TA and Families for Safe Streets Call for Speed Cameras at #EverySchool

Graphic: Transportation Alternatives [PDF]
Assembly Member Deborah Glick will introduce legislation to significantly expand New York City’s speed camera program. To get the bill enacted, street safety advocates will have to build support in the State Senate and ensure that Governor Cuomo signs it into law.

At a press conference this morning, Transportation Alternatives Executive Director Paul Steely White joined members of Families for Safe Streets to call on Albany to allow automated speed enforcement by every school in NYC.

Amy Cohen spoke alongside other members of Families for Safe Streets in support of expanding the city's school speed camera program. Photo: David Meyer
Amy Cohen spoke alongside other members of Families for Safe Streets in support of expanding the city’s school speed camera program. Photo: David Meyer

State law currently limits the city’s speed camera program. No more than 140 locations can have the cameras, and they have to be placed within quarter mile of a school on a street that directly abuts the school. Enforcement is limited to hours when school activities are occurring, which leaves the speed limit unenforced during the 12 hours of the day when fatal crashes are most likely.

Glick’s bill would change the current set-up in three ways:

  • Any school in the city would be able to have speed camera enforcement within a half-mile radius, removing the limits on the number of “school zones” that can receive automated speed enforcement at any given rime.
  • Time restrictions on enforcement would be eliminated, allowing the cameras to operate 24/7.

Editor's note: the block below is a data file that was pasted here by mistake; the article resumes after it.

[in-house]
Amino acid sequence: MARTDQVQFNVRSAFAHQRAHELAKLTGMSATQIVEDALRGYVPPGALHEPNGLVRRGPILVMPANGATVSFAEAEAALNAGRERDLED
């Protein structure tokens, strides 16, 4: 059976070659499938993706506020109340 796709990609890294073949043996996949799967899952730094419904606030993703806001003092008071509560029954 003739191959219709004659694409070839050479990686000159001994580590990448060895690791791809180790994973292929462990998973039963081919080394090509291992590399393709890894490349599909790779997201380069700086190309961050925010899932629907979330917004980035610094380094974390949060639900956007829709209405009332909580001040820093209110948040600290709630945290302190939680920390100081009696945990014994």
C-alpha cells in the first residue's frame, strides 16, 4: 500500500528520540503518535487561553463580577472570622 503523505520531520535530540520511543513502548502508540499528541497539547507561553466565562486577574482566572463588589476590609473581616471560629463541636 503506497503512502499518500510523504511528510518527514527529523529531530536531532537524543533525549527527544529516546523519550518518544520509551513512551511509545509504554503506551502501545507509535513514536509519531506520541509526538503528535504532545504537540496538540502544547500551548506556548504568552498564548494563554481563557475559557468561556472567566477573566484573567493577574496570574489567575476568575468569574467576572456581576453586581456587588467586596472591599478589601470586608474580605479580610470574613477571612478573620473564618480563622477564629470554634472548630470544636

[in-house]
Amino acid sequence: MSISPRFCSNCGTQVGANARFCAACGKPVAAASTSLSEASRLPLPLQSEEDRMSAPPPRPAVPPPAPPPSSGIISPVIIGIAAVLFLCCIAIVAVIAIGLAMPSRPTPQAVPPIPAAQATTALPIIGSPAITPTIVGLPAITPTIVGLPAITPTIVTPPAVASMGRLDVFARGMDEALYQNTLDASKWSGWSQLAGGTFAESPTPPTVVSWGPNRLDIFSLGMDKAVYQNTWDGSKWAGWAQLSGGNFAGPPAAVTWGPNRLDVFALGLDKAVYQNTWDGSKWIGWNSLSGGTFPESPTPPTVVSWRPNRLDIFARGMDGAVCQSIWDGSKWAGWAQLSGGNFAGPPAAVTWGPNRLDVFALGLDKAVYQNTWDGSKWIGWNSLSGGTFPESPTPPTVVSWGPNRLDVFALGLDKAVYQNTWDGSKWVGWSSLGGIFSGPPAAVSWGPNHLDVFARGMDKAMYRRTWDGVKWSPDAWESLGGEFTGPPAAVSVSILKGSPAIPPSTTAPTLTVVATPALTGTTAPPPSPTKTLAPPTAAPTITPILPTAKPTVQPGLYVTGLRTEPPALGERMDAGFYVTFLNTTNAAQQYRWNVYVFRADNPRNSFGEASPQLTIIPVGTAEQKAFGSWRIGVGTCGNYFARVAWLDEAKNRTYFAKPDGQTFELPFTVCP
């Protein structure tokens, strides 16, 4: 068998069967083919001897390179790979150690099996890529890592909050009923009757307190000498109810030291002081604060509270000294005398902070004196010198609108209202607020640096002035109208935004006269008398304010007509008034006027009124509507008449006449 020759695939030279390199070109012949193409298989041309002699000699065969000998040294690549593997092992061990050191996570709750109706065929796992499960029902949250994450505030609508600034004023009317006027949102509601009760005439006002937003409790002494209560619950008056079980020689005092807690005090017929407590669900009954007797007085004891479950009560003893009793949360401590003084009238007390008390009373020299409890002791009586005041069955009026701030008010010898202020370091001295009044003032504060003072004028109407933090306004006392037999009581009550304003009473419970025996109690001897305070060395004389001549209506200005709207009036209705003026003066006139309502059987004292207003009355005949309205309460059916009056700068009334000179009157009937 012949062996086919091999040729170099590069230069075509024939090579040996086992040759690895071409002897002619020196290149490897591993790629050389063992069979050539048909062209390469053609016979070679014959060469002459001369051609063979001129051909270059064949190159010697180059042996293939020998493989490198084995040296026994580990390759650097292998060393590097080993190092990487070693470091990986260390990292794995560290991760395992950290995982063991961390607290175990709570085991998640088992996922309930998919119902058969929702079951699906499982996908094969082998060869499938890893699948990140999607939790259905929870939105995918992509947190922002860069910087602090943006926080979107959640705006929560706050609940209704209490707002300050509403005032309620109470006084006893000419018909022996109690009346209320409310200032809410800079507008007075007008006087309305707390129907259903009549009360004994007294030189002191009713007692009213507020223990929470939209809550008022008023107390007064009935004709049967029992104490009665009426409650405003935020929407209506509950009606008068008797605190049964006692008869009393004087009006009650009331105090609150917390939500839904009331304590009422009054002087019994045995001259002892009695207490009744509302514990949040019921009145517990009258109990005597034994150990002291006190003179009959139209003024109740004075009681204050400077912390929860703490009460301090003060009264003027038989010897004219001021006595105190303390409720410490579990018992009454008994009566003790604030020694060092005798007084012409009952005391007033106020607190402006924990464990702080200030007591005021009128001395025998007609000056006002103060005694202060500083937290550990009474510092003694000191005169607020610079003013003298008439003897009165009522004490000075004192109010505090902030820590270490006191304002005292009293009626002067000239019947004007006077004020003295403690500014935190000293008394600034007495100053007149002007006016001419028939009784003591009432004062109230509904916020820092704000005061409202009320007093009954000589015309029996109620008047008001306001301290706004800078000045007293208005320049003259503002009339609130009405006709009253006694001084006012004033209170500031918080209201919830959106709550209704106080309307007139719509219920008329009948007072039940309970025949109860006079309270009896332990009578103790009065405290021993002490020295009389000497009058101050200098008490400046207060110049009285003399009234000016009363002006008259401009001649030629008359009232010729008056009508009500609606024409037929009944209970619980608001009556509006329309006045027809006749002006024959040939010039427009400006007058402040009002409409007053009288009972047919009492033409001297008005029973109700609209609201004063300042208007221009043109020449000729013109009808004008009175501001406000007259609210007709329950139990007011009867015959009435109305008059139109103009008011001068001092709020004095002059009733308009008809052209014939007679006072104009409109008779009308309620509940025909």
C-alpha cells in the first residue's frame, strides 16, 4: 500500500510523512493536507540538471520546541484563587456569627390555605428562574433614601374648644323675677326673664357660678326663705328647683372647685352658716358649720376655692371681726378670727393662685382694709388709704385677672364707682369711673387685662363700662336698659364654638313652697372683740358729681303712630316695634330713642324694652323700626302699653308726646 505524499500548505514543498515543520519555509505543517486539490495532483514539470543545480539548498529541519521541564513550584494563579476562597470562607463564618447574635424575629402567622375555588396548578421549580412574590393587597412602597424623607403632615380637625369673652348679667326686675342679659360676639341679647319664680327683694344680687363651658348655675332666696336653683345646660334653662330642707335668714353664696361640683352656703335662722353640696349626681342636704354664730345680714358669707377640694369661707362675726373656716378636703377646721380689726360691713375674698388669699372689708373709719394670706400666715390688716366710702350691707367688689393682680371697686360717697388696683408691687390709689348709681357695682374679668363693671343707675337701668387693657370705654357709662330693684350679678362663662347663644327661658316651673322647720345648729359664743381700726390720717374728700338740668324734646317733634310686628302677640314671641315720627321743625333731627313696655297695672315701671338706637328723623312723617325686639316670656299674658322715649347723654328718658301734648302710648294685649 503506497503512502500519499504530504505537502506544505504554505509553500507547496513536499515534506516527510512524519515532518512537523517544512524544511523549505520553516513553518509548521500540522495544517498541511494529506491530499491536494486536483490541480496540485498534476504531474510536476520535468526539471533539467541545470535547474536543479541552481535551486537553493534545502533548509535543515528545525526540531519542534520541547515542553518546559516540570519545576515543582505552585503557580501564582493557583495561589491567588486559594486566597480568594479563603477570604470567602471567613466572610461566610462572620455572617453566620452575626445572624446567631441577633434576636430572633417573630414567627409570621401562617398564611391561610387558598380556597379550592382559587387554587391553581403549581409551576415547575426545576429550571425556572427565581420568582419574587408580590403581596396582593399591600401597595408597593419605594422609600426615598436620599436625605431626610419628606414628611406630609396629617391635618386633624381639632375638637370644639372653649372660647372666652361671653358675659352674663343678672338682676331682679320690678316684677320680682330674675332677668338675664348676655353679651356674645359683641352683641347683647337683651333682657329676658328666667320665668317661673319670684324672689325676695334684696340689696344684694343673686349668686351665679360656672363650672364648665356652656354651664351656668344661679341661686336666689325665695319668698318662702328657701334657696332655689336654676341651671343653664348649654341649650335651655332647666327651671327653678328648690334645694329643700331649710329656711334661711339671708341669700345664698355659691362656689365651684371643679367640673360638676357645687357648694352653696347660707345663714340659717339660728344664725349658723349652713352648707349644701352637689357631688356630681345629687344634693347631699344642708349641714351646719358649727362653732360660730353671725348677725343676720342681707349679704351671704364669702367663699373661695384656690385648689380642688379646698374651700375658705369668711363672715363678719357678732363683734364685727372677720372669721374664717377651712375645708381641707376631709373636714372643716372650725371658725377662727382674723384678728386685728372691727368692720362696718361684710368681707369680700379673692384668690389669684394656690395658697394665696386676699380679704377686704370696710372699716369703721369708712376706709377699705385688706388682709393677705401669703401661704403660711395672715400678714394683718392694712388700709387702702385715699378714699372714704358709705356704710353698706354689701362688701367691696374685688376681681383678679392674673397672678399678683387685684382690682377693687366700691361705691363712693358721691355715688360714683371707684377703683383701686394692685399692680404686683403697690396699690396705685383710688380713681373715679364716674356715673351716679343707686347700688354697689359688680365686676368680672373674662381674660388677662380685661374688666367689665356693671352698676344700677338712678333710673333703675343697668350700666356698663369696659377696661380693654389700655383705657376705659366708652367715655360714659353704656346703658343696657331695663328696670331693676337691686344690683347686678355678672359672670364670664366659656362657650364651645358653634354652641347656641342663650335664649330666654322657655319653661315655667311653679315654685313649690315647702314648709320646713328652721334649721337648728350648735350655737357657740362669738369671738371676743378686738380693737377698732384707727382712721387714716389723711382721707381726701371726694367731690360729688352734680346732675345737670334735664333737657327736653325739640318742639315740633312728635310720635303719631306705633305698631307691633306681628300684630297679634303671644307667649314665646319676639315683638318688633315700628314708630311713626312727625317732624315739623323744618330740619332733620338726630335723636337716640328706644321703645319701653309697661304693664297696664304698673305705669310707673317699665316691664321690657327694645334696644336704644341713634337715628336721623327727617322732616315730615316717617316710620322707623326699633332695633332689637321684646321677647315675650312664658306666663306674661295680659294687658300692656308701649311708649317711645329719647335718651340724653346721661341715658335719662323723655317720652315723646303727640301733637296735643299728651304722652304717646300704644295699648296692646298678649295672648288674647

• The current sunset provision — under which the program would need to be renewed in 2018 — would expire, making the camera program permanent.

Albany first voted to allow speed cameras in NYC in 2013, and lawmakers expanded the program from 20 cameras to 140 in 2014. Since the debut of automated speed enforcement, traffic deaths and severe injuries in NYC have dropped to historic lows. Still, 239 people lost their lives on city streets last year.

“Unfortunately being struck by a motor vehicle is still the leading cause of death for New York City kids, and that’s a huge problem,” said White. “But we know the solution. We know that speeding reduces by 60 percent when we put speed cameras around schools. Speed safety cameras are saving kids’ lives.”

The bill has yet to pick up a sponsor in the Senate, but White said he was optimistic that the bill could win the support of a majority of legislators. “We’re taking this fight in a way that Albany has never seen,” he said. “We have hundreds of New Yorkers downstate and upstate demanding protection for our children.”

White admitted conversations with the governor’s office had been “opaque,” but he expressed confidence that Cuomo would support the legislation, pointing to his past support for lowering the speed limit in New York City to 25 miles per hour. “We have every indication that Governor Cuomo will again support safety for our kids over petty politics.”

So far, advocates have collected 950 signatures in support of the campaign and have been tweeting at legislators using the hashtag #EverySchool.

Speaking later in the morning at TA’s Vision Zero Cities Conference, NYPD Commissioner Bill Bratton expressed support for expanding camera enforcement, putting the onus on Albany to get it done. “Much of this is controlled by legislators in Albany,” he said, and “many of them do not have the same sensitivities to the extraordinary conditions we face in New York — the crowding conditions but also the sheer number of schools.”

  • Alexander Vucelic

    Every NYC school should Have the street in Front of it 100% Car FREE on school days from 0700-1800

  • chris

    can someone link me a primer on why there is so much apparent resistance in albany to nyc traffic enforcement measures like speed cameras and red light cameras? why don’t we have thousands of each? i might guess that they more than pay for themselves. surely upstate legislators can’t care. so, is it just the queens and SI assembly?

  • A rigorous piece of research on the topic would be nice, but my impression is that it is driver’s belief that such a camera setup is a “cash grab” and that they don’t improve safety, which stems from drivers’ beliefs that speeding isn’t dangerous. And throw in a little bit of belief that drivers have an inherent right to break the law without suffering consequences.

  • Mike